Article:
I’ve been in your shoes. You haven’t bought that conference ticket, and you’re second guessing yourself over and over as the event draws nearer. Suddenly, the big day arrives, and the social media messages start piling up. Everyone seems so engaged, they’re learning a ton, rubbing elbows with the best of the business—and you’re not there.
It’s only been a few days since Skyword’s Forward 2017 ended, and while you may have gotten a sneak peek of the awesomeness on social media, you missed out on a whole lot more than you saw. (Sorry!) I’ve been in that position, and this year I took notes so that I could share the most important takeaways with you.
But next year…buy your ticket early. Forward 2018 will be an experience you do not want to miss.
One of the quotes that struck me the most is from the very beginning of the conference. If you didn’t get to watch the opening video, check it out now.
You done? Great. What did you learn? Michelle’s dad loves his daughter so much that for his wedding toast, he provides the guests with a data-driven presentation, complete with charts that tracked everything from boo boos (only two hospital visits!) and height (a growth spurt at age seven!) to social media usage (184 likes on a Facebook photo album in 2011!).
And did he wow any attendees with his precise reporting of the happenings in Michelle’s life from childhood until marriage? Absolutely not.
Why? As the video points out, “Life is remembered as a story, not data.” As marketers, we all want our audience to connect with our content. So, how do we do that? We embrace storytelling. Of course, data is important to supporting a story, but connecting with your audience is the only way they’ll begin to care about your content.
In a world full of fake news and alternative facts, it can be difficult to put trust into brands and businesses. How do we attract an audience and then convince them we’re to be trusted? The obvious answer is that by sharing valid information and supporting all of your claims with statistics and sources, you make it clear that you’re a writer with integrity.
Trust can also be built by admitting that you’re not a supercomputer. You’re only human. The content consumers of the world don’t expect you to know everything, but they do expect that the information you’re sharing with them is something you know well. If you want to earn their trust, don’t commit to work that you can’t complete to the best of your ability.
In her inspiring closing keynote, Julie Snyder, producer of the podcasts Serial and S-Town, said, “It’s a really ballsy thing to do to be honest in your reporting and admit you don’t know everything.”
In the breakout session “The Content Marketing Death Spiral,” Allen Gannett compared consumers to hummingbirds. Strange, right? Not really. Hummingbirds travel constantly, flying from flower to flower in search of nectar to eat. In fact, they eat one and a half to three times their body weight every day and have a metabolism that’s almost 100 times faster than that of an elephant. Think about the people who read your writing. Think about yourself! How much content are you consuming? Are you finishing it?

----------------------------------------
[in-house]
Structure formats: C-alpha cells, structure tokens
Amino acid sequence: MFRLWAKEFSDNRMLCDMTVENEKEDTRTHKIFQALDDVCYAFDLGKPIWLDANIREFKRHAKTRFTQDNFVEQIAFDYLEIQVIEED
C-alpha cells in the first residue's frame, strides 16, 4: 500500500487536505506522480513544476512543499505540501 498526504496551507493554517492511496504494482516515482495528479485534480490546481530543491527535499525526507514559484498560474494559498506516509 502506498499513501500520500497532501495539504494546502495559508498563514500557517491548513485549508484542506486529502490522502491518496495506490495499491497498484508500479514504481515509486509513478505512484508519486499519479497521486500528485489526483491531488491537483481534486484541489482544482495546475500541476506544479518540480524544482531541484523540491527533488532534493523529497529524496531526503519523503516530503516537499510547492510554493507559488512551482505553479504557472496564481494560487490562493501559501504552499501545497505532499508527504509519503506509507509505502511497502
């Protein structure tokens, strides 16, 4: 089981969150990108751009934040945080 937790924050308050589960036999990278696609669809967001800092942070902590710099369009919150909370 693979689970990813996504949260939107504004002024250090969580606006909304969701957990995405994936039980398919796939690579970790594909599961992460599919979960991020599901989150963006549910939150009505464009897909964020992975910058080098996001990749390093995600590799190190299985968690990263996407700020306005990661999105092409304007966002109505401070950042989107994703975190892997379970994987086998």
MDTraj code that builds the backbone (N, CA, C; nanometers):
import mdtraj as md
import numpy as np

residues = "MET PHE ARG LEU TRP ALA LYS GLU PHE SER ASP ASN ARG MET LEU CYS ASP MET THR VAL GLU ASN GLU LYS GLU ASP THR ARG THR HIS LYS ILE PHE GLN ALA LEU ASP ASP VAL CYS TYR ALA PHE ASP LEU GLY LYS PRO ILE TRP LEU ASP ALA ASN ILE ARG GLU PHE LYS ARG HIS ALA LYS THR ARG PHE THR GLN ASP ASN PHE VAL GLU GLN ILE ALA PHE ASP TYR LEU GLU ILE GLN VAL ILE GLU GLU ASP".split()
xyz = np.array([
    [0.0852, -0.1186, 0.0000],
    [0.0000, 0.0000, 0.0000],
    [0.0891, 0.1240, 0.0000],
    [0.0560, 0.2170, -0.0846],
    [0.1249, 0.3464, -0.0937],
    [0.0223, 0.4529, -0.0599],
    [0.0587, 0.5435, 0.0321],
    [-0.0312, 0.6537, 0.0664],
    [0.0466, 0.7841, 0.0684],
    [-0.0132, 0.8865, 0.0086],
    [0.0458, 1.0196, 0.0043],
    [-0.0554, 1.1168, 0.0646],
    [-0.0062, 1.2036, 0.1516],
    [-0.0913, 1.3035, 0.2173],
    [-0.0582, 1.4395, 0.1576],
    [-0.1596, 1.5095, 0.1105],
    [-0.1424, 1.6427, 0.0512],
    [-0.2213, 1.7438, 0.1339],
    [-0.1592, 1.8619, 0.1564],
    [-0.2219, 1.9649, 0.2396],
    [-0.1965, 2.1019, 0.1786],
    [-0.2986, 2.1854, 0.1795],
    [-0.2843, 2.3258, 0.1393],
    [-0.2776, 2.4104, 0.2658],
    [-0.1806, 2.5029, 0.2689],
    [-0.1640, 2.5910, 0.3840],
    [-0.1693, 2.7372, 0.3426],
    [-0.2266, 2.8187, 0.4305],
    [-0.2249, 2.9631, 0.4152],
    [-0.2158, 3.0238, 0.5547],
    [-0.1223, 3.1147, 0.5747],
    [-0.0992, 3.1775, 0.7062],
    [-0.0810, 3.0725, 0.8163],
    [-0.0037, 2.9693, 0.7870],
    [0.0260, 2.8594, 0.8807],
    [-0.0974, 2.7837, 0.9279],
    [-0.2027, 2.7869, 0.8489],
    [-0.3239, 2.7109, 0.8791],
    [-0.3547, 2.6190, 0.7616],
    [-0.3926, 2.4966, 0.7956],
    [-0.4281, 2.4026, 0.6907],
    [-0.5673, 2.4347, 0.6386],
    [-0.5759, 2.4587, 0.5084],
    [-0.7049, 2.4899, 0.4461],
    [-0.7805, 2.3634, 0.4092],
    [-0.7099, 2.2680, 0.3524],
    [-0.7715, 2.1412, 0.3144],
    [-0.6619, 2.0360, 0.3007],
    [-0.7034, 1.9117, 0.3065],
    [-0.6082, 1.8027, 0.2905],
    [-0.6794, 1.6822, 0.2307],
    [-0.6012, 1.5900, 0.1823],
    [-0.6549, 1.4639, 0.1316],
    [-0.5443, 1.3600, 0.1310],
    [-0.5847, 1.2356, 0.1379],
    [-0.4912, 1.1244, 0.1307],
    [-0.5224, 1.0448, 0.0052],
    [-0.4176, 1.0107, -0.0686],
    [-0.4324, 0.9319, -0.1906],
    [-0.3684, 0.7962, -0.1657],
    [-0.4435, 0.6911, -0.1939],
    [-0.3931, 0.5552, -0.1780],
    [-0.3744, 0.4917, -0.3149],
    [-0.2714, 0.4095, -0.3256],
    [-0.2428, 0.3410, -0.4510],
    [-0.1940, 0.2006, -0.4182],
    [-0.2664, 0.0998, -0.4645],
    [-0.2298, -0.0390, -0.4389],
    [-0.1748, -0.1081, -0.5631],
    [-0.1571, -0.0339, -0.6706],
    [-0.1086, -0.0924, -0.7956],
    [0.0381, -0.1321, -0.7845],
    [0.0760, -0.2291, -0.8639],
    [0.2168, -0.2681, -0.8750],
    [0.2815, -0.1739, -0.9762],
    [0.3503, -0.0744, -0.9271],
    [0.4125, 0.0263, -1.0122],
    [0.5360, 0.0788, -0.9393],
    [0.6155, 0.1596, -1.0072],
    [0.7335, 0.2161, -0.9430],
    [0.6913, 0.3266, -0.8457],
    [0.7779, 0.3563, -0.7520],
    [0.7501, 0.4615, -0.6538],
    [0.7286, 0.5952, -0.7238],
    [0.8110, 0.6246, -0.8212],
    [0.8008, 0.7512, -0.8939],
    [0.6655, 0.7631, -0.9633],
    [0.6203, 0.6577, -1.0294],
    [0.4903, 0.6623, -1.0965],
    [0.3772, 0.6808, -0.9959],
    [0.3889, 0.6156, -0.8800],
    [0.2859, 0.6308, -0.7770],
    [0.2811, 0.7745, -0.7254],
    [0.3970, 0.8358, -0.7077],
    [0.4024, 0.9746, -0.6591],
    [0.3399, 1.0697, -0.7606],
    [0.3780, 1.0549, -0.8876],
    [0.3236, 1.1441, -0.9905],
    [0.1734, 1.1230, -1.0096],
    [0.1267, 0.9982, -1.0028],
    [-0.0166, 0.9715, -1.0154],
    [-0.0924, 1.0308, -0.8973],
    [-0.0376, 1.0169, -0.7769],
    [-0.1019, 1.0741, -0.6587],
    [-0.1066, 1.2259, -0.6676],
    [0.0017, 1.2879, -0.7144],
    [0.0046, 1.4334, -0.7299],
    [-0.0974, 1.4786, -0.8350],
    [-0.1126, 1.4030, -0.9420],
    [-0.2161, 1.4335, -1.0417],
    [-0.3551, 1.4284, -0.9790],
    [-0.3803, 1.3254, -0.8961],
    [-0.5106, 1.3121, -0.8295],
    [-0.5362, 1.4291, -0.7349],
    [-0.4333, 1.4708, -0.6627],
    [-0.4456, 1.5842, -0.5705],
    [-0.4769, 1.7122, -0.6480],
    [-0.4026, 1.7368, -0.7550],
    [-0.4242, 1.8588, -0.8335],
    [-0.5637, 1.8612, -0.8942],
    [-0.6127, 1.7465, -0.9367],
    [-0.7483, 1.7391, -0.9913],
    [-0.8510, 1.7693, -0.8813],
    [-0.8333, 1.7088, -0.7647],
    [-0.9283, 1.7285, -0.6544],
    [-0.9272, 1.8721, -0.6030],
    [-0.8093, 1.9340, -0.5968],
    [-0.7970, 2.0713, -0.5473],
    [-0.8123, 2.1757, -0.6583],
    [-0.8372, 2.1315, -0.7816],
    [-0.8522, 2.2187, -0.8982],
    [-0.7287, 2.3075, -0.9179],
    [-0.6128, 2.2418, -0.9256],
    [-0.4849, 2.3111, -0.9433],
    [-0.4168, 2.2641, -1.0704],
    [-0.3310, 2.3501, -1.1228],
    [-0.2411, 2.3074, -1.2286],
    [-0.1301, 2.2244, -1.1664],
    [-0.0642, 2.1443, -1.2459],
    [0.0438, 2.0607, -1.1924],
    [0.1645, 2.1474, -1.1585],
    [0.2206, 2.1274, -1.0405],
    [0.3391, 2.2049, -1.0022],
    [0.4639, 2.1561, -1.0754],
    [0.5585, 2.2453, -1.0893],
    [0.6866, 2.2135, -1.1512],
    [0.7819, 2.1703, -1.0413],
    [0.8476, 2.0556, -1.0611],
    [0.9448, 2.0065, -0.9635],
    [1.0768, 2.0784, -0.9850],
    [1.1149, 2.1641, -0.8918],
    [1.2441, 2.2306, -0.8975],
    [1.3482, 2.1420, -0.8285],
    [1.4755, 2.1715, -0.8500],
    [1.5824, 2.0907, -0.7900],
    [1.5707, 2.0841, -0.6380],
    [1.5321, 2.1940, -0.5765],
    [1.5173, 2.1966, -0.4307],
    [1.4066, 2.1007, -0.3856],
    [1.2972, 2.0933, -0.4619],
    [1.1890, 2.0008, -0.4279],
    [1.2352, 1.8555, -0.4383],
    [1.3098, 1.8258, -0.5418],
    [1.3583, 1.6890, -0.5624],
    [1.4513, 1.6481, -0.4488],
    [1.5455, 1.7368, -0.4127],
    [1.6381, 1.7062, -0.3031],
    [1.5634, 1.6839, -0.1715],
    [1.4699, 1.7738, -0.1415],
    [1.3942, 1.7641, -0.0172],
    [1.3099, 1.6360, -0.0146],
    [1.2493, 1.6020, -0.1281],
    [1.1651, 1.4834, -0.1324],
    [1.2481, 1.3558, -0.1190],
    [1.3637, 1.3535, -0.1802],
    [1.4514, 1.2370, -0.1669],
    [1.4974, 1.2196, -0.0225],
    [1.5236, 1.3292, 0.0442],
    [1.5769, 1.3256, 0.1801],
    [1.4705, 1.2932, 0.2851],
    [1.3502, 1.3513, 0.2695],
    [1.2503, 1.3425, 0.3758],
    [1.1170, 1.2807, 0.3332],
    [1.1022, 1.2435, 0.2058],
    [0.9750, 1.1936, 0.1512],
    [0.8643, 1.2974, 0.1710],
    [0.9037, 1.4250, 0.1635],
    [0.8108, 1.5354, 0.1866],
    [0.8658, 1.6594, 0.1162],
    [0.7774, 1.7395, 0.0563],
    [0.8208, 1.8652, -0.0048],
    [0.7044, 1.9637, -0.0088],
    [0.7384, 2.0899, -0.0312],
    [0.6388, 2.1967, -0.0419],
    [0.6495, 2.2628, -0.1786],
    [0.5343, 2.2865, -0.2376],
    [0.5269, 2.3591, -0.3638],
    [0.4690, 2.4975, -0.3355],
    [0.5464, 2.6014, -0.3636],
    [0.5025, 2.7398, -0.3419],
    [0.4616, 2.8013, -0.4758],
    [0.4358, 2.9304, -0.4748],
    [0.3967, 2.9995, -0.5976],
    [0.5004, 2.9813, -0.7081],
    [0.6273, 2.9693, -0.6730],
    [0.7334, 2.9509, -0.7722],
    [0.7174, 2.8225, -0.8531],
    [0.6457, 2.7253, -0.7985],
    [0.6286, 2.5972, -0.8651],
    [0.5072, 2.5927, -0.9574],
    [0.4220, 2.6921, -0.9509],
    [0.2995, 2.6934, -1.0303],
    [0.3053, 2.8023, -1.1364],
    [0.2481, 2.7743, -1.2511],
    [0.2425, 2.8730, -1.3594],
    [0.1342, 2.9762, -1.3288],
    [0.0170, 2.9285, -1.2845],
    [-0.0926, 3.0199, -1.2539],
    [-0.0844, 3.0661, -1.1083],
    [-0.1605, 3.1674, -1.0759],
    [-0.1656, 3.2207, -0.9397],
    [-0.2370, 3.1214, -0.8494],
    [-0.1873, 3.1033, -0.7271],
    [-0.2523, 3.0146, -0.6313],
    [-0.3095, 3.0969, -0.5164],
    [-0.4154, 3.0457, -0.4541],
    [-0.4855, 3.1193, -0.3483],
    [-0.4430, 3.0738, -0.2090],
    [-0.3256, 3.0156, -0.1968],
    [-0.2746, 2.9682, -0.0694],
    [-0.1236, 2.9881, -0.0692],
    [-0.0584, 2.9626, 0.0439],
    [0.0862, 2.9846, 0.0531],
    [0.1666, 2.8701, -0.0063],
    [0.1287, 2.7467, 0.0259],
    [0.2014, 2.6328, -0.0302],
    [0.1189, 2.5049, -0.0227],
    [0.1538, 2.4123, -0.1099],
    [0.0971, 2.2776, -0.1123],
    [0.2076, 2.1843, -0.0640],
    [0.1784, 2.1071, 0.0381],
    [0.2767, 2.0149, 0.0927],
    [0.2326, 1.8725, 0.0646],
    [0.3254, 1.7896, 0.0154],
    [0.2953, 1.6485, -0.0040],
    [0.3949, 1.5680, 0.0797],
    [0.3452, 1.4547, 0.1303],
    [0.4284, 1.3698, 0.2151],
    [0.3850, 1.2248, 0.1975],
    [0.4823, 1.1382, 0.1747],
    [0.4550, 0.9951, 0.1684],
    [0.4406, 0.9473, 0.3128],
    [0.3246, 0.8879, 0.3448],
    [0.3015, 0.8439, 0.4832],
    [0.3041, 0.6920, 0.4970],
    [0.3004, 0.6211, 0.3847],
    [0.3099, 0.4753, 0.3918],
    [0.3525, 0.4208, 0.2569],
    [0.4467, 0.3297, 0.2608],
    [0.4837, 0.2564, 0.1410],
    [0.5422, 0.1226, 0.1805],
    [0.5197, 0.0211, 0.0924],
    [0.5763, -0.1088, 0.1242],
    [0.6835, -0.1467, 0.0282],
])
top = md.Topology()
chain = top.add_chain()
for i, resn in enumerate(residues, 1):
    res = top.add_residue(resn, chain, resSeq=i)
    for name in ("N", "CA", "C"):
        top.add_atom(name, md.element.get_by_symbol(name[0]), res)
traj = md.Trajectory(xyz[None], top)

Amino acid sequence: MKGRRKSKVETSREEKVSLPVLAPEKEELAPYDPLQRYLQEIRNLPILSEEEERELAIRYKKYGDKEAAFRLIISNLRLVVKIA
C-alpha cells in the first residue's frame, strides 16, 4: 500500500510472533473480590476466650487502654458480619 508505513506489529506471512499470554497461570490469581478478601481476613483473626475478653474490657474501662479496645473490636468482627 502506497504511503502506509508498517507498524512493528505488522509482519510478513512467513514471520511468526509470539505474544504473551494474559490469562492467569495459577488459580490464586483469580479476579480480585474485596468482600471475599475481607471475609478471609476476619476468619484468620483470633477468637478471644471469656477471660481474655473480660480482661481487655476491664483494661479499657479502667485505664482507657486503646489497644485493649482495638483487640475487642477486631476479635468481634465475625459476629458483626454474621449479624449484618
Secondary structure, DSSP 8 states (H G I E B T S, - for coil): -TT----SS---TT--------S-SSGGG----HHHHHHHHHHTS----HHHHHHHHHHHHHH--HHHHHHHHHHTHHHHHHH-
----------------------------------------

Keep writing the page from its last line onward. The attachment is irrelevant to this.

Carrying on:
“Attention is the most valuable resource,” says Gannett. “You can’t measure attention in dollars and cents. You measure attention in time and engagement.” So what changes will you make in your content to ensure your readers stick it through to the end of your articles?
I wish I had counted the number of times I heard presenters speak about how content marketers need to take chances. However, I remember words better than numbers, so here are some of the quotes I jotted down.
Mary Ward, VP of account services at Ion Interactive, told us, “Interactive content lets you test things quickly and easily.”
And I may not be quoting him exactly, but Allen Gannett said something very close to this: We’re not really embracing how to use data to really personalize the audience’s perspective. Saying “hey ‘first name’” in an email blast isn’t that cool. We all do it in email marketing. How can we do better and not do lazy personalization?
And finally, during Mary Mazzio’s introductory keynote speech, she told us that, when taking a risk, “it’s okay to just go for it,” even if you’re terrified.
What kind of risks will you start taking?
Before you put any new content out there in the world, ask yourself one question.
You need to know what you’re doing with your content before you publish it. You can’t throw content out there and expect it to stick. You certainly can’t expect it to work for you if you don’t know the results you need. In the panel “Building a Brand Newsroom,” David Beebe said, “People don’t have a strategy in place. They just want to do it because it’s the cool thing to do.” This is why content is failing. It isn’t that your writing is bad, it’s that it doesn’t know how to best serve you.
In his opening speech, Skyword’s CEO Tom Gerace told us, “You are the change makers”—and I couldn’t agree more. As the world continues to shift from advertising to content marketing, we are the people who are leading the way. It’s a both a huge responsibility and incredible opportunity. (Can you tell I’m excited?)
However, with the great opportunity to play a role in the world of content comes great responsibility. “Everyone is a producer,” says Phil Alongi, when talking about the roles smartphones and social media play in news. “Content comes from every place.” We need to stand out from pseudo news and provide content so stellar that we attract the little hummingbirds of our audience and keep their attention.
I’ll leave you with one quote from Mary Mazzio: “We are in the get shit done business.” Let that thought echo in your head for a second.
We are in the get shit done business, friends. Are you ready to get to work?
All photos courtesy of Erin Ollila